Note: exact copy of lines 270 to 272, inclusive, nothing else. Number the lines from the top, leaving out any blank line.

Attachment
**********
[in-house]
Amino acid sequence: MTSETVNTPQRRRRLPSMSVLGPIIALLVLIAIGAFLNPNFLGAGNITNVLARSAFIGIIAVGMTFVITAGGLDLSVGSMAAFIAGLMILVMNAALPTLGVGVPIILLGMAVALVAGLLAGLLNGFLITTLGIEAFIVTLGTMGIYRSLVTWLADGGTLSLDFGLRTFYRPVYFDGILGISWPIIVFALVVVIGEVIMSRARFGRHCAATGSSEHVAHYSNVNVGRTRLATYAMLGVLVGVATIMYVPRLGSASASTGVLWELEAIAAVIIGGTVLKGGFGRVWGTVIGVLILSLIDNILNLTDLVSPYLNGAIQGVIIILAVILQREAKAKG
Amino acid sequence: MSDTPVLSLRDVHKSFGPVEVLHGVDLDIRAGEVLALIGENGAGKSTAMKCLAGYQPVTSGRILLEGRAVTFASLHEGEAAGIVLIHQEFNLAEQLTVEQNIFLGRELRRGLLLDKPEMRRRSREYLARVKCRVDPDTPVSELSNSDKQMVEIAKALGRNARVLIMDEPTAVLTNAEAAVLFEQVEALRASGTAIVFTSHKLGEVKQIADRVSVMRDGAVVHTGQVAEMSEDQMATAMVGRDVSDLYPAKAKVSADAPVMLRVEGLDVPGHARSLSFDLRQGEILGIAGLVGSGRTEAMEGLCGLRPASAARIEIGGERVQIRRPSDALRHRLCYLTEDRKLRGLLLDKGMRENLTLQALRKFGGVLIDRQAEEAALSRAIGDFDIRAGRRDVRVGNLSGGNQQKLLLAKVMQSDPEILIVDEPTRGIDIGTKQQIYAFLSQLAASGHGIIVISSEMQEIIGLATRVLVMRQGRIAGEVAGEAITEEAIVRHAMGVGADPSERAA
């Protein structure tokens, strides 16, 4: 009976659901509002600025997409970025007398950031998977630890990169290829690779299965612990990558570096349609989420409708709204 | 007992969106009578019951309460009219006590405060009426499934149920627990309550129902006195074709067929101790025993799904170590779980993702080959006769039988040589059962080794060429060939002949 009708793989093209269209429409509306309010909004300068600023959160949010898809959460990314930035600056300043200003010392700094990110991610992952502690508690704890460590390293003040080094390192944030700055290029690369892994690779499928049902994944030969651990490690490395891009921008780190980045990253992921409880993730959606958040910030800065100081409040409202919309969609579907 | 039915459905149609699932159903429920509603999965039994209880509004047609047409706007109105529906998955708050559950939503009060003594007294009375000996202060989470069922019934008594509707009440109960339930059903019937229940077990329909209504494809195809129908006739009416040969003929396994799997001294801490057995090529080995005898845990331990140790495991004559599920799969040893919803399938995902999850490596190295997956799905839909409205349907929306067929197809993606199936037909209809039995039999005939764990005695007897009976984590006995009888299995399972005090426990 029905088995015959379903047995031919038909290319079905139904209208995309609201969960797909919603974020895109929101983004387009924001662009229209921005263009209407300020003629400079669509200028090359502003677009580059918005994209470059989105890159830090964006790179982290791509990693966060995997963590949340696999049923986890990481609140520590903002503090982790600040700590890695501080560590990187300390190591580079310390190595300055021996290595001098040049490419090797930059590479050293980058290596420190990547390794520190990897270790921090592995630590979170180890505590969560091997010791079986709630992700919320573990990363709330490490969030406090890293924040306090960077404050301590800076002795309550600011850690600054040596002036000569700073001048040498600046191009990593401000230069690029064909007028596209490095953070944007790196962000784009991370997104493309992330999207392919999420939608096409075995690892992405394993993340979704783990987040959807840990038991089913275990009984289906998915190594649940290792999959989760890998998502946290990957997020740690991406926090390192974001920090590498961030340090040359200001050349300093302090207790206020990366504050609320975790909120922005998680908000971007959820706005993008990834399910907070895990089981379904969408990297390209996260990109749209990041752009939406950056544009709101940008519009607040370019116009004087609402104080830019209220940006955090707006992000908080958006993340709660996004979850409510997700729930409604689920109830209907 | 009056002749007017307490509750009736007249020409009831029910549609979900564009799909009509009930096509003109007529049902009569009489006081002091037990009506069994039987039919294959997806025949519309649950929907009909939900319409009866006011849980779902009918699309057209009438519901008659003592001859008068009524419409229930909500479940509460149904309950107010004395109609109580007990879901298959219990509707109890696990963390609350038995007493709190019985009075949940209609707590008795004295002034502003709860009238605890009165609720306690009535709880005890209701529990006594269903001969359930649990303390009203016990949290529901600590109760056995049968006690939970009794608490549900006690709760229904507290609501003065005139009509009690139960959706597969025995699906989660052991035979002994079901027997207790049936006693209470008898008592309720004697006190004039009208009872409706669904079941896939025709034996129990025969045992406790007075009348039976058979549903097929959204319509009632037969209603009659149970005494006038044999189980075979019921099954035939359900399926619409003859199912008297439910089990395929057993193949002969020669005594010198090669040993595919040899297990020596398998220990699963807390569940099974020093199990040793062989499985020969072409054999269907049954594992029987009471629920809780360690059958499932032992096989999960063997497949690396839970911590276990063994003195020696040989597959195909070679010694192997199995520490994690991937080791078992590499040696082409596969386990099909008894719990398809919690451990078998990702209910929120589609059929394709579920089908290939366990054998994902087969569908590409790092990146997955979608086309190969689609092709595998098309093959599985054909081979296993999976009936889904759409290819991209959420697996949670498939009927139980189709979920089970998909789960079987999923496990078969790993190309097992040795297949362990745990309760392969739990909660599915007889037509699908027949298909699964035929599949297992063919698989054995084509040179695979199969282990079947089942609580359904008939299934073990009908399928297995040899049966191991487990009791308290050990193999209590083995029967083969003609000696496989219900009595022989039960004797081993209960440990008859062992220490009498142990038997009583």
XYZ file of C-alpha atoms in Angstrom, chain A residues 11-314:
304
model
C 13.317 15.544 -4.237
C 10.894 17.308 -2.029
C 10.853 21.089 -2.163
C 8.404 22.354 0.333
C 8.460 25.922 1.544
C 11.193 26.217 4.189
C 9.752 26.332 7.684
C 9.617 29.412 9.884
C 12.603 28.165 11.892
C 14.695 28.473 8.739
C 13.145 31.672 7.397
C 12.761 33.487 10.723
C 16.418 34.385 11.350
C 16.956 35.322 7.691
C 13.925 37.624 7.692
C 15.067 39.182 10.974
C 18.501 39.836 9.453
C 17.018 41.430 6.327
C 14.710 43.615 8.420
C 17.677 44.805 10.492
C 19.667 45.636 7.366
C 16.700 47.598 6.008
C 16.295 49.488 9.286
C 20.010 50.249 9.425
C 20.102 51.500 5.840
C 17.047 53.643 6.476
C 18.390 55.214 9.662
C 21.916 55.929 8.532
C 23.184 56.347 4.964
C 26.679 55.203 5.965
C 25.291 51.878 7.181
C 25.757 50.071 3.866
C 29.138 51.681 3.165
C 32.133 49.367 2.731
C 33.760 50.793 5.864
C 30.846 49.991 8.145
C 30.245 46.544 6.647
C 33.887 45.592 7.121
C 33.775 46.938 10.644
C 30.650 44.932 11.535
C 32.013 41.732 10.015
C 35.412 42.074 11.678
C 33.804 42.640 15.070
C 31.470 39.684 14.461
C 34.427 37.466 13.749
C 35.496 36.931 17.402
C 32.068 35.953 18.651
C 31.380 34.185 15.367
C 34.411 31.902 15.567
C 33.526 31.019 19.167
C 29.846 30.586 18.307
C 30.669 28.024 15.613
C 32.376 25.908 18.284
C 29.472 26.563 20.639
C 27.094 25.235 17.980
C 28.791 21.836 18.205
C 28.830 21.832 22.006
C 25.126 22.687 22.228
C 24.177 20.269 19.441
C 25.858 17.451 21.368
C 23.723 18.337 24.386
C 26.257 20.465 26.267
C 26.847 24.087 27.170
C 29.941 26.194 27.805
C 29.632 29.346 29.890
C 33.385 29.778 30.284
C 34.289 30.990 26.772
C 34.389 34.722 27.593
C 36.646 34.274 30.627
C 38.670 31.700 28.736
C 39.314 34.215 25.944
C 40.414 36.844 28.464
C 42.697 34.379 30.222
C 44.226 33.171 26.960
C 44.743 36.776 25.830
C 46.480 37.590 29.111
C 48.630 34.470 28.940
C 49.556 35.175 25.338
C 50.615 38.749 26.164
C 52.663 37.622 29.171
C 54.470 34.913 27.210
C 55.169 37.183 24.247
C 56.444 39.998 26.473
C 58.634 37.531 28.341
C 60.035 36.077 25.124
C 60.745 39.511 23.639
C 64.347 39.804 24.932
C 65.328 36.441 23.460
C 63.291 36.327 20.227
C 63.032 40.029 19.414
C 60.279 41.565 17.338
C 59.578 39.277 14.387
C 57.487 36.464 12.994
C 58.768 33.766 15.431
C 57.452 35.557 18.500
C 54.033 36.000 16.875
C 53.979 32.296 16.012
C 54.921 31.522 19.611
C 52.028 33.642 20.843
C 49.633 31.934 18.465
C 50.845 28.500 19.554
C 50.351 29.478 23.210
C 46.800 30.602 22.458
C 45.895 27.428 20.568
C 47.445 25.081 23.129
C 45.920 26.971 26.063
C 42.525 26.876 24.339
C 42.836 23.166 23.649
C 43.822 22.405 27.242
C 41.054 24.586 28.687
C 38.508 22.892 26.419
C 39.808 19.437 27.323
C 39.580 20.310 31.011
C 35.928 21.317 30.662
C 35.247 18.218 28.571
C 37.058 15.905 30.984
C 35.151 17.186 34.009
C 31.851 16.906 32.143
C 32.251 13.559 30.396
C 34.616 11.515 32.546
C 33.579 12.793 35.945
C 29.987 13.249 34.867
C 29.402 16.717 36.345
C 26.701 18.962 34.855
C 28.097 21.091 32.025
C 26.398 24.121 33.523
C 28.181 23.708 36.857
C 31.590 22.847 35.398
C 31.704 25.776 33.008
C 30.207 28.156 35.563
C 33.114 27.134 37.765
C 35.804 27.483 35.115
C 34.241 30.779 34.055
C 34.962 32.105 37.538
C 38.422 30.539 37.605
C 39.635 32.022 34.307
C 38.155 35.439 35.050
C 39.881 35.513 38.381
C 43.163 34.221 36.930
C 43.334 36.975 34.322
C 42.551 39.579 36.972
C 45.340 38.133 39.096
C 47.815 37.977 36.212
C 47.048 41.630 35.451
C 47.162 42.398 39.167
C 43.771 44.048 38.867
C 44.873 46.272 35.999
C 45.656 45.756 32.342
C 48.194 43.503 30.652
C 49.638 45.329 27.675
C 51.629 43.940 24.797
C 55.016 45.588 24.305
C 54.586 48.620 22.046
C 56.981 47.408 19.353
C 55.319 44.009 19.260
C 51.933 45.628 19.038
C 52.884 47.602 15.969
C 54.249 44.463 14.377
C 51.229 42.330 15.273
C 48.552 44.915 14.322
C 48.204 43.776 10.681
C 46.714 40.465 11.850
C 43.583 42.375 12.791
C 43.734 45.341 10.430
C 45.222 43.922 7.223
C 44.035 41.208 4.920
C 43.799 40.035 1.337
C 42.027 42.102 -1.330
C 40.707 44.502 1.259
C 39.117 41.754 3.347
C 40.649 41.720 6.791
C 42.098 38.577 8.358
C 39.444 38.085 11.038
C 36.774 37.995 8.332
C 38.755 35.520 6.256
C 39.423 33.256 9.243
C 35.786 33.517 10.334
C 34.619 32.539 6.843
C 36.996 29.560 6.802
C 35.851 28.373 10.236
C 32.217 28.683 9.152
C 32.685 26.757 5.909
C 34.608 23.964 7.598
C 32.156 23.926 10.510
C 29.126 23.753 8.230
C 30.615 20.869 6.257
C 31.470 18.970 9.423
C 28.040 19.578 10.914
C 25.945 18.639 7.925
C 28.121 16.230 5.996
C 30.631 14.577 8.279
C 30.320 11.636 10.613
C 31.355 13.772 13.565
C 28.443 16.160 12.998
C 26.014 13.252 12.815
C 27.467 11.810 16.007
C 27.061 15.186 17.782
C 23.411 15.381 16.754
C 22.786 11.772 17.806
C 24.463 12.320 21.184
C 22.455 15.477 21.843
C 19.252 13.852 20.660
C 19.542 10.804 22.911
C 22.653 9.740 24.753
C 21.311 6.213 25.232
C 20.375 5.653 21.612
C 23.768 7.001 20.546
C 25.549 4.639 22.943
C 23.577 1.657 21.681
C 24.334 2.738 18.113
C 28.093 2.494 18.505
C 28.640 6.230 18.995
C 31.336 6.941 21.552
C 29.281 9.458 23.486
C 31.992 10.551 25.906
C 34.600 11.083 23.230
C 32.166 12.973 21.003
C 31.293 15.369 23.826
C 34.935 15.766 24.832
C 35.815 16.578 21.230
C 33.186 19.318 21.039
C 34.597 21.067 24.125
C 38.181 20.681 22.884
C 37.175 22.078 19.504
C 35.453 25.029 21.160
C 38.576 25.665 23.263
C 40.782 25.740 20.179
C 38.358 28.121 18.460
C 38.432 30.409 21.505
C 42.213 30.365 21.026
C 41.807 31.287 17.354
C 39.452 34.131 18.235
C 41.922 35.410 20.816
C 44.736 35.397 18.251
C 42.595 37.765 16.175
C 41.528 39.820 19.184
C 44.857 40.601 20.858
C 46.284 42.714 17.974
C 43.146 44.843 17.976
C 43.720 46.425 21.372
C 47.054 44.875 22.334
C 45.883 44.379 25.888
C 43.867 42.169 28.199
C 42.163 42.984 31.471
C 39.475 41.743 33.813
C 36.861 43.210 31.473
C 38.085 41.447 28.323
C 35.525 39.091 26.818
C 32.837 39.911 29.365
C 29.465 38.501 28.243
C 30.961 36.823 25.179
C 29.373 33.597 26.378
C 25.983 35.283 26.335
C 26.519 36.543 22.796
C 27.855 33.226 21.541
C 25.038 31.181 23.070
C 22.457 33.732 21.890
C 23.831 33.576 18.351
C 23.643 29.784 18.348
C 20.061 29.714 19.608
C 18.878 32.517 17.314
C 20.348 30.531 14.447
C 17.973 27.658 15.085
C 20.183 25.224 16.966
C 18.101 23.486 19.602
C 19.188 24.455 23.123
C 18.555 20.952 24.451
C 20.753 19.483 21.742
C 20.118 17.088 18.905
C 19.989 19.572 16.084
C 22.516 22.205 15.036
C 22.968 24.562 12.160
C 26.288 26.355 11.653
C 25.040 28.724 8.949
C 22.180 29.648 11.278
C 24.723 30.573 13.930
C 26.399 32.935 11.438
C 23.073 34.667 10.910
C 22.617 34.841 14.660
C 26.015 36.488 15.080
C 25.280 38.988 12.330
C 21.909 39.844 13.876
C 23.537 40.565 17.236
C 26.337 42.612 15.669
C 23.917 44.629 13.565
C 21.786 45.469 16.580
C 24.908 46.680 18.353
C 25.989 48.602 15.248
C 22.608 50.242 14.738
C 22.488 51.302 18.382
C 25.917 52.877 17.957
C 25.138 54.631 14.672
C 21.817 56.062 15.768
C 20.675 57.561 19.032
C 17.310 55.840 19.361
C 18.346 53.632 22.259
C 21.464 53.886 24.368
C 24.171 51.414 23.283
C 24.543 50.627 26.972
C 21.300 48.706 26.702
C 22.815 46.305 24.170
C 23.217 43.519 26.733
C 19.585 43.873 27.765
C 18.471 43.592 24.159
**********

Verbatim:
C 17.973 27.658 15.085
C 20.183 25.224 16.966
C 18.101 23.486 19.602